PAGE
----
Sensory Neural Deafness Correction-Vibrant Sound Bridge Implant

Vibrant Sound Bridge is, designed for mild to severe sensorineural hearing loss or conductive and mixed hearing losses and can amend the quality of life. Normal hearing aids only help in making the sounds louder, whereas the Vibrant Sound Bridge converts sounds from the environment into mechanical vibrations. The middle ear structures are stimulated for exceptional high frequency sound perception using this mechanical energy, thereby providing an enhanced signal. Vibrant Sound Bridge is the alternative for individuals who cannot exercise or are unsatisfied with conventional hearing aids or bone conduction devices. It is designed for hearing-impaired people with mild to severe hearing loss. Vibrant Sound bridge is an FDA approved semi-implantable device that for the treatment of sensorineural hearing loss. The Vibrant Sound Bridge is the only middle ear implant system that is attached to one single structure in the middle ear and not to the skull. This will not interfere with skull growth and therefore suitable for children.

Surgery for Deafness correction

The surgical correction procedure depends on the cause of hearing loss.

Conductive hearing loss can be surgically corrected using Canalplasty, tympanoplasty, with or without ossicular reconstruction, and stapedectomy.
  • Canalplasty: It resolves the obstruction of the external ear canal caused by congenital or acquired reasons by creating a new ear canal. This results in improved hearing.
  • Tympanoplasty: Repair of the perforation is performed either through the ear canal or by an incision behind the eardrum.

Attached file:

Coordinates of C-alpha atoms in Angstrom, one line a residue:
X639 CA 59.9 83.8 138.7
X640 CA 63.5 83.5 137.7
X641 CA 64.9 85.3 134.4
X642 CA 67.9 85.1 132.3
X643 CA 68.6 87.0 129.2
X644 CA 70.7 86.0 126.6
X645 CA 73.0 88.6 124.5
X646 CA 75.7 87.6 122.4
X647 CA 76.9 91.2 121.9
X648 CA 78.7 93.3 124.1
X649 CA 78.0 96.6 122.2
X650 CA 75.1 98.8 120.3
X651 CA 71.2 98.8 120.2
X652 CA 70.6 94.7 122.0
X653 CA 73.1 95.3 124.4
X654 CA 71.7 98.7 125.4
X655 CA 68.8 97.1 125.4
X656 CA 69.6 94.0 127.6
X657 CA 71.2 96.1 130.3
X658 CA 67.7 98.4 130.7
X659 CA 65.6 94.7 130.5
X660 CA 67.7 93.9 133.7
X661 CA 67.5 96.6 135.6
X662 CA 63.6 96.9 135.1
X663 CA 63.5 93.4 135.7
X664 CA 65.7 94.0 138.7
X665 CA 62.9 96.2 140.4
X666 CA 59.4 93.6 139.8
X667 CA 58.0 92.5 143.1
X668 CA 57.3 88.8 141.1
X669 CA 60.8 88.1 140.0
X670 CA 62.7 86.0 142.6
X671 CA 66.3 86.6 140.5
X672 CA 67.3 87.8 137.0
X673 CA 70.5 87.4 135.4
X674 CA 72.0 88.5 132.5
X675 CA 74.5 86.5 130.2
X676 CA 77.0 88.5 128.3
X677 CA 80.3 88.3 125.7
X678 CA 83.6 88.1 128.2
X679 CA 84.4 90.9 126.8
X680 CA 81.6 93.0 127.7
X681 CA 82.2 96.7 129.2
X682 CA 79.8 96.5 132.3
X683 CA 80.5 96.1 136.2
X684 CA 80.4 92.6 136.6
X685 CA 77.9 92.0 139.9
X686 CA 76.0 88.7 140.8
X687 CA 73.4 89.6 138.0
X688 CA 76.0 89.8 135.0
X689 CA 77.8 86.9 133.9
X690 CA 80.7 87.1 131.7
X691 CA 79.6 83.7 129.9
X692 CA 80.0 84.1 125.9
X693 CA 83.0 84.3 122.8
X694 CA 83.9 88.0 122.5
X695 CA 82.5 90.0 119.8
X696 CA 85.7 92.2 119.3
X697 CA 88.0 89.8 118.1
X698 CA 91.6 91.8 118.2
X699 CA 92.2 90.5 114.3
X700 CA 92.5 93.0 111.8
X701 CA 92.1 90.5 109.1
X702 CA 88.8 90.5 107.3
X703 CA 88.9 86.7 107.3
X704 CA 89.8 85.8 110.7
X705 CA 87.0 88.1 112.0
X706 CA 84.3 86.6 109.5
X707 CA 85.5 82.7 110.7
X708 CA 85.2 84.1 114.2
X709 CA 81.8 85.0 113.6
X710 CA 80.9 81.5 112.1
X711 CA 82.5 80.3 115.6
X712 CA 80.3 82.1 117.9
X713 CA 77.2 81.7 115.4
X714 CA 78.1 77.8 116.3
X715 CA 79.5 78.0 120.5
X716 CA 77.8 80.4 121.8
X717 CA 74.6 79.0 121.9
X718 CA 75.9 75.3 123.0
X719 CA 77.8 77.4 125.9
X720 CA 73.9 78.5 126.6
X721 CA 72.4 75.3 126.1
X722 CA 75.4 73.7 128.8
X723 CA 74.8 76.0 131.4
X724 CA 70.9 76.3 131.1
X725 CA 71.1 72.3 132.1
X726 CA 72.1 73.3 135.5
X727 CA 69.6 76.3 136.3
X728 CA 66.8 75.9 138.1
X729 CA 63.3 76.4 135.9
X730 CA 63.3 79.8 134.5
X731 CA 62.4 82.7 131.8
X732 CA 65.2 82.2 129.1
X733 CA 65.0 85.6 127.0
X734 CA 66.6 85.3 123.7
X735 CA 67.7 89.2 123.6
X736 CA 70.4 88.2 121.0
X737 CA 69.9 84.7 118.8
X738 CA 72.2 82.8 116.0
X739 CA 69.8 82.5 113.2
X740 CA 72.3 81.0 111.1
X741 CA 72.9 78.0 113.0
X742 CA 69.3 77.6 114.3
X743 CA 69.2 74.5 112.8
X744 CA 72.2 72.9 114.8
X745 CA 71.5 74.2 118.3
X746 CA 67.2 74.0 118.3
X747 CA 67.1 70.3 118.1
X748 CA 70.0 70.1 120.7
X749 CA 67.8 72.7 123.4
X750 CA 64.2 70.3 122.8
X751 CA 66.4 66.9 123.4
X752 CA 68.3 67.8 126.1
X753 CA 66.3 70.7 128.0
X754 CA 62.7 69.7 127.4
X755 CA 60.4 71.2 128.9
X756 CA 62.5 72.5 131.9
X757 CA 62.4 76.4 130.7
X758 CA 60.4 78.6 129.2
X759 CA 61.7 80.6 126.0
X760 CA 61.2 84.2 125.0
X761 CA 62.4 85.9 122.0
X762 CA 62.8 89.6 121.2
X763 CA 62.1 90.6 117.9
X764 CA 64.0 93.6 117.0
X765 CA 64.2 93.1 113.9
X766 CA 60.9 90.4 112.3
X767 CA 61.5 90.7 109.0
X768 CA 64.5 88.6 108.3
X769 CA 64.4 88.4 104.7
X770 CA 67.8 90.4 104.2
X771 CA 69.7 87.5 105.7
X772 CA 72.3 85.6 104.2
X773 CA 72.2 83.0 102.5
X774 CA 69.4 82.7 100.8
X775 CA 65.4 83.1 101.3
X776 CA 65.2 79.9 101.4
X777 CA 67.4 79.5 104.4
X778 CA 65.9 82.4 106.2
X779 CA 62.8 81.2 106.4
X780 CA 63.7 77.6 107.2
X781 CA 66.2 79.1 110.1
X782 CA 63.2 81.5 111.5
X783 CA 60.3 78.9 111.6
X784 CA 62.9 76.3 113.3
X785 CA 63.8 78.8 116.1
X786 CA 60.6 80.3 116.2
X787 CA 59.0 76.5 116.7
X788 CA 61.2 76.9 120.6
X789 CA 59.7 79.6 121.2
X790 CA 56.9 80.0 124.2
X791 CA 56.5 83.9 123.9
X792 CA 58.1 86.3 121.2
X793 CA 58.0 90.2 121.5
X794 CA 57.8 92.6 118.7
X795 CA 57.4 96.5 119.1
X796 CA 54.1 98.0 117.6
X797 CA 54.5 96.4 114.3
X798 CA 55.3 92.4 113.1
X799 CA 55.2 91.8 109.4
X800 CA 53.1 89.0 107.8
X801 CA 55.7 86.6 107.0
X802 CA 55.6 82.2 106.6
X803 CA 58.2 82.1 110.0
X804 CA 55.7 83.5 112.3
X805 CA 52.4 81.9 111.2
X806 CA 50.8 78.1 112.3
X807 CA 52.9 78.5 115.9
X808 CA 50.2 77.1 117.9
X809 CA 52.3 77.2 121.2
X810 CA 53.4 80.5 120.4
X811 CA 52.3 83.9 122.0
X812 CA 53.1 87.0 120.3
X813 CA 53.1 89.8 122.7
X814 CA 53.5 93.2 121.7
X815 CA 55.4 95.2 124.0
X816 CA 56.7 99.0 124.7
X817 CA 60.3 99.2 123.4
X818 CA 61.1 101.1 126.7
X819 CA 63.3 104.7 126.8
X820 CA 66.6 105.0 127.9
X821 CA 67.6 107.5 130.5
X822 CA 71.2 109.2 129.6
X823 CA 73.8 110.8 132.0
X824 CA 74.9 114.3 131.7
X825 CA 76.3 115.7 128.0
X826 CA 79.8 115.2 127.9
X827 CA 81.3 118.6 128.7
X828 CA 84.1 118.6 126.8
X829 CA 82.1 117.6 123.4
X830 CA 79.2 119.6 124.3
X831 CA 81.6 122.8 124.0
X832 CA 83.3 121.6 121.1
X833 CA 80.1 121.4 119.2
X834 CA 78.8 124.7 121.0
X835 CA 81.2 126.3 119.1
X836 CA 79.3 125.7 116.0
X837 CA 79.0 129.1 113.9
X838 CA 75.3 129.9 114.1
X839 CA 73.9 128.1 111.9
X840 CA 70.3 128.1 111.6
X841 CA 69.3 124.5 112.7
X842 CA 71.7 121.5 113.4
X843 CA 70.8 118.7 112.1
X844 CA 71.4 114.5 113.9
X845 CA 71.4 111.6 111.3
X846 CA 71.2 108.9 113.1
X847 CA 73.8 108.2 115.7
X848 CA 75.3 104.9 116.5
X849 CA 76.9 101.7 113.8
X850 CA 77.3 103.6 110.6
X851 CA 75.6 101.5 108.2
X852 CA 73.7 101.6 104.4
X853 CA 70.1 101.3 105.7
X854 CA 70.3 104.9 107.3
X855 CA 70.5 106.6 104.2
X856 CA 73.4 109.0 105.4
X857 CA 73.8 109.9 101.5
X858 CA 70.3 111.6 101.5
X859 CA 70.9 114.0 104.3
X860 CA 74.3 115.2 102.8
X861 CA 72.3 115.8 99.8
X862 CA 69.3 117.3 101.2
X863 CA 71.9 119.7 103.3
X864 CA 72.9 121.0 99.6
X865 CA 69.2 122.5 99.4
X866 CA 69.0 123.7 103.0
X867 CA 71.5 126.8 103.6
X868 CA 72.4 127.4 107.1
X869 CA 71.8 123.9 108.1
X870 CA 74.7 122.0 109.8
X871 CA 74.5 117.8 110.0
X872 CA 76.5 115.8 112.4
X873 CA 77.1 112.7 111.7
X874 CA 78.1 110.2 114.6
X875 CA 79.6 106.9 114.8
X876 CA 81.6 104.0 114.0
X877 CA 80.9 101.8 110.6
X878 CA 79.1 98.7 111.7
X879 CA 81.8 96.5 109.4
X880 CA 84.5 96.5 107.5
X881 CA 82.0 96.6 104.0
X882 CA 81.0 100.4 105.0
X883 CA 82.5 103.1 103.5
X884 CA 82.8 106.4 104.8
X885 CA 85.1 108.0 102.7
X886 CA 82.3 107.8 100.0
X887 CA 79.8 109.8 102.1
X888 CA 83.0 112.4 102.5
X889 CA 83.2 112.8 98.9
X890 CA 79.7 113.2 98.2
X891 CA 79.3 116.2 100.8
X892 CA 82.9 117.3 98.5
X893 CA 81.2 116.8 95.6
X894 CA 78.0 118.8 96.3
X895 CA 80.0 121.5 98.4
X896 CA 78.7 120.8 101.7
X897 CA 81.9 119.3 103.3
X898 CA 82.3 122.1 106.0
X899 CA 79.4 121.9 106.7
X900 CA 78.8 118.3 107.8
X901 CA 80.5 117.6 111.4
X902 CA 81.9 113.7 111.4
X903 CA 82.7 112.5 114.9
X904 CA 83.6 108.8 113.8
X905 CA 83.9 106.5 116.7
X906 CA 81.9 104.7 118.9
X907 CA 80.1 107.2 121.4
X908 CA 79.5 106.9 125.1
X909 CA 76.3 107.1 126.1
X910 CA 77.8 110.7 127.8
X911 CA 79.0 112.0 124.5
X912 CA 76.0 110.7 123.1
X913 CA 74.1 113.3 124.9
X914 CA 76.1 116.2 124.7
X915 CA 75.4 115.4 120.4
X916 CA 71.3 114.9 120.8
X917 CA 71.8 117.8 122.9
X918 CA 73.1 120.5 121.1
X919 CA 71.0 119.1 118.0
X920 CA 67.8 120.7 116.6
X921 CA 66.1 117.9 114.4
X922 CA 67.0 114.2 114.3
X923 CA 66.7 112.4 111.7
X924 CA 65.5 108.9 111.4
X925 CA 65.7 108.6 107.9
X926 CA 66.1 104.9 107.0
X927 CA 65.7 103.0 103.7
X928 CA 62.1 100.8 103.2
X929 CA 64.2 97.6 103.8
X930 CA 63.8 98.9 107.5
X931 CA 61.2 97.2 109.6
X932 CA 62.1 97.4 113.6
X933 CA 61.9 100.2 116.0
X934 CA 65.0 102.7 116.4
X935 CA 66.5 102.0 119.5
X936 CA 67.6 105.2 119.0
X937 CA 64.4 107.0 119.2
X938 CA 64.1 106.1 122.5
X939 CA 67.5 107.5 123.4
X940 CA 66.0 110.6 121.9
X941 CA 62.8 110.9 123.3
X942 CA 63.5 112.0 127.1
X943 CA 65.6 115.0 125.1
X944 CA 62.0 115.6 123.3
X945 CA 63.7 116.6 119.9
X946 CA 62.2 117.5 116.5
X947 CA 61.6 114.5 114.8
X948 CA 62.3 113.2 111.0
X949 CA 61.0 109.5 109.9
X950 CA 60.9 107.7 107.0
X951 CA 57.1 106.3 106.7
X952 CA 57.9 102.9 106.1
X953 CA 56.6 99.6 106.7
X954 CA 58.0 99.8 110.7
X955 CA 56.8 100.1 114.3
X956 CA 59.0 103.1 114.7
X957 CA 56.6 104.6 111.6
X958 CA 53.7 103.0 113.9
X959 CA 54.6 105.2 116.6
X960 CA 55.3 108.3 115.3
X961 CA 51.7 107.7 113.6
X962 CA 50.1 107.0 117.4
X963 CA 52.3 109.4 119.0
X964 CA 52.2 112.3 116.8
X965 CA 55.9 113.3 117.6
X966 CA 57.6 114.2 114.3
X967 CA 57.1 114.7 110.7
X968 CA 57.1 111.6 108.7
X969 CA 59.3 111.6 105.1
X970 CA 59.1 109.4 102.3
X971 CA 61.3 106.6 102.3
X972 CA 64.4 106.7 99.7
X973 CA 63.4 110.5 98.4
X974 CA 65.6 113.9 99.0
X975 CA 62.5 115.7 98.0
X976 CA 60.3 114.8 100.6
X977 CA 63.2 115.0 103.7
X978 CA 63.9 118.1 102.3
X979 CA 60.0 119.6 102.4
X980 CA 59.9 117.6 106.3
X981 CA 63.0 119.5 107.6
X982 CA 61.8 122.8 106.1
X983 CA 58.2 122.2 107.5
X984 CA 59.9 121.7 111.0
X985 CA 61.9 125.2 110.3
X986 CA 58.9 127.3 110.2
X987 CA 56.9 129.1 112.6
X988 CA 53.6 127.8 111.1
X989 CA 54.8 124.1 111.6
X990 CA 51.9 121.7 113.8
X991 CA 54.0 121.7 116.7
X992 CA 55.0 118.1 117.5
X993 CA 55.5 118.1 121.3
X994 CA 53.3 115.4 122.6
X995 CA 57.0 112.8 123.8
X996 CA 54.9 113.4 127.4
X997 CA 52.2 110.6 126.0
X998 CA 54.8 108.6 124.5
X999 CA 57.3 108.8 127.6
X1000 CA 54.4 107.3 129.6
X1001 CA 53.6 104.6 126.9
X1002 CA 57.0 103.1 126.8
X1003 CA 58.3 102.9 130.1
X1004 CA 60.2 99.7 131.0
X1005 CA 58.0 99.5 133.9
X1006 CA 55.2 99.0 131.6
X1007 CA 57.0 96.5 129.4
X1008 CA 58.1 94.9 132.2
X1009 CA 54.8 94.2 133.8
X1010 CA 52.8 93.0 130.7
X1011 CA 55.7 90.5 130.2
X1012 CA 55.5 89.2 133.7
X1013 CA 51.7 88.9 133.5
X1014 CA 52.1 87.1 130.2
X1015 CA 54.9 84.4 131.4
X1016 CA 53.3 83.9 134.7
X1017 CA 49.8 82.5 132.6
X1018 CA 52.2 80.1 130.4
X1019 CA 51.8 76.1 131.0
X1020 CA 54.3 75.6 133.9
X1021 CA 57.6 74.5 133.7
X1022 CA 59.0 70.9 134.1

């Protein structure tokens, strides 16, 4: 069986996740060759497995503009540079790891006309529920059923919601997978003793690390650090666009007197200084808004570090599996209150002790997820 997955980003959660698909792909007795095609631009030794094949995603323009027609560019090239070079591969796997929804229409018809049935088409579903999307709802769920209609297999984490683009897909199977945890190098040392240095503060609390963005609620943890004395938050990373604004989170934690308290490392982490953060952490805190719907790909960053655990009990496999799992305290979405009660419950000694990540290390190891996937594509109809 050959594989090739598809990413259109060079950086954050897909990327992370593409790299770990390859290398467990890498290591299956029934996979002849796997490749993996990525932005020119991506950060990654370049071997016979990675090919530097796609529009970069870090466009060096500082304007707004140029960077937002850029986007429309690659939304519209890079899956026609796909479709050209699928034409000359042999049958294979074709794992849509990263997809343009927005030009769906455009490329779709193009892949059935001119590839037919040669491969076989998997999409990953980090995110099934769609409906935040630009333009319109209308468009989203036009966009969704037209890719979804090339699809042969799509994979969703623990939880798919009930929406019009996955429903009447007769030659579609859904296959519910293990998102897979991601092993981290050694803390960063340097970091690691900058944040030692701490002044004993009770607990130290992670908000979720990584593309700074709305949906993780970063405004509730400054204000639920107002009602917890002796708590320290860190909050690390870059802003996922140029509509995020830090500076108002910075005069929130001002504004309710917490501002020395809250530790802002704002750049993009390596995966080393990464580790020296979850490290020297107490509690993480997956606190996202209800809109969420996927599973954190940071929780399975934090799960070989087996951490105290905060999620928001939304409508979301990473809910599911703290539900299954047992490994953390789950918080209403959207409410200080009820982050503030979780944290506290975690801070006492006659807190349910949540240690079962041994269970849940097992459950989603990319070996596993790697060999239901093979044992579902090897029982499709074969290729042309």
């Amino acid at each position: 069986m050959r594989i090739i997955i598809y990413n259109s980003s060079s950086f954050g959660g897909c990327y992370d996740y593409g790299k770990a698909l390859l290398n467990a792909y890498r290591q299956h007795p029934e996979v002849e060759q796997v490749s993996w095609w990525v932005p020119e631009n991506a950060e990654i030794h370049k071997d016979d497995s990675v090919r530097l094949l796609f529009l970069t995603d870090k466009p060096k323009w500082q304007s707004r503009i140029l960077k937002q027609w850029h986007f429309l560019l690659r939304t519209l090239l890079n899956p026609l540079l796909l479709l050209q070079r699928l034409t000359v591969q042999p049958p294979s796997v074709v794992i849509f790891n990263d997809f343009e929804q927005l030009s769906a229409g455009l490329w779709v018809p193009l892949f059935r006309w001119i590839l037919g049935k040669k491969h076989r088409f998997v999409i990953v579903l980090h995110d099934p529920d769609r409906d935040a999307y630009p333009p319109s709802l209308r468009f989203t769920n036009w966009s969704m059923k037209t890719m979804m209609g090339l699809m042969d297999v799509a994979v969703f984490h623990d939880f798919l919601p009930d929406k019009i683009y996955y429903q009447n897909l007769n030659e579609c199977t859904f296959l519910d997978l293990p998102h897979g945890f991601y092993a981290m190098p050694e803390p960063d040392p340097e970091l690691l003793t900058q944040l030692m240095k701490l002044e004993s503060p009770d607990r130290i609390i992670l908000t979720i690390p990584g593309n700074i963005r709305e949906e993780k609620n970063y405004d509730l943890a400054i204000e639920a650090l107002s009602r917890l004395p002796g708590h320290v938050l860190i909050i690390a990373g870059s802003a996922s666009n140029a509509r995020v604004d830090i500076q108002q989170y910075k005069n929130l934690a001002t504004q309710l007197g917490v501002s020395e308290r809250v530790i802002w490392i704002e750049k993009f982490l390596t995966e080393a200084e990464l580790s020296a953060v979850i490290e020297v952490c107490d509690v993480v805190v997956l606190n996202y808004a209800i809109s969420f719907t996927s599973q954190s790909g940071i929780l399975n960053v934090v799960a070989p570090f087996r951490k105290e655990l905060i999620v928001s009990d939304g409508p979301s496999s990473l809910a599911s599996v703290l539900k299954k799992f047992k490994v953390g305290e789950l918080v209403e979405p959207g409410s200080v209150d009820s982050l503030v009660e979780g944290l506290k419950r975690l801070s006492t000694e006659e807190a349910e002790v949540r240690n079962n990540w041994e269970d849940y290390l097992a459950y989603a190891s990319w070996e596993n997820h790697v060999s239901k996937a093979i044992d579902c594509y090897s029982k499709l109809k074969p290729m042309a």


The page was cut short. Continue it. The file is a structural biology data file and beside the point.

• Ossicular Reconstruction: Ossicular reconstruction is used for the correction of partially destroyed middle ear hearing bones. It is usually performed through the ear canal. The repair typically utilizes a prosthesis made of titanium.
  • Stapedectomy: Involves the removal of stapes, which decreases vibration of sound within the ear.
Sensorineural Hearing Loss can be corrected using Cochlear Implant or Bone Anchored Hearing Aid

Stapes surgery

The stapes is one of the three bones and the smallest bones in the middle ear. It transmits sound from incus to the inner ear. The abnormal mineralization of the temporal bone called otosclerosis, congenital malformation of the stapes bone can lead to stapes fixation. The ear surgery involving the removal of the top part of the stapes and a prosthesis is then suspended from the long arm of the incus and placed though the stapedial footplate is called Stapedectomy. A stapedectomy is a middle ear surgery performed to correct hearing. A modified hearing surgery on stapes, called a stapedotomy makes a tiny hole in the footplate instead of removing the whole stapes with a micro drill or with a laser. This surgery can most safely open the base of the stapes with minimal trauma to the delicate inner ear structures beneath. The success rates of this surgery are excellent, and the risks to surgery are low. This procedure can be further improved by the use of a tissue graft seal of the fenestra. Laser stapedotomy is a well-established surgical technique for treating conductive hearing loss due to otosclerosis. The CO2 laser allows the surgeon to create very small, precisely placed holes without increasing the temperature of the inner ear fluid by more than one degree. Stapes surgery rarely is done in infants or children with congenital stapes fixation due to the risk of permanent hearing loss following stapes surgery.
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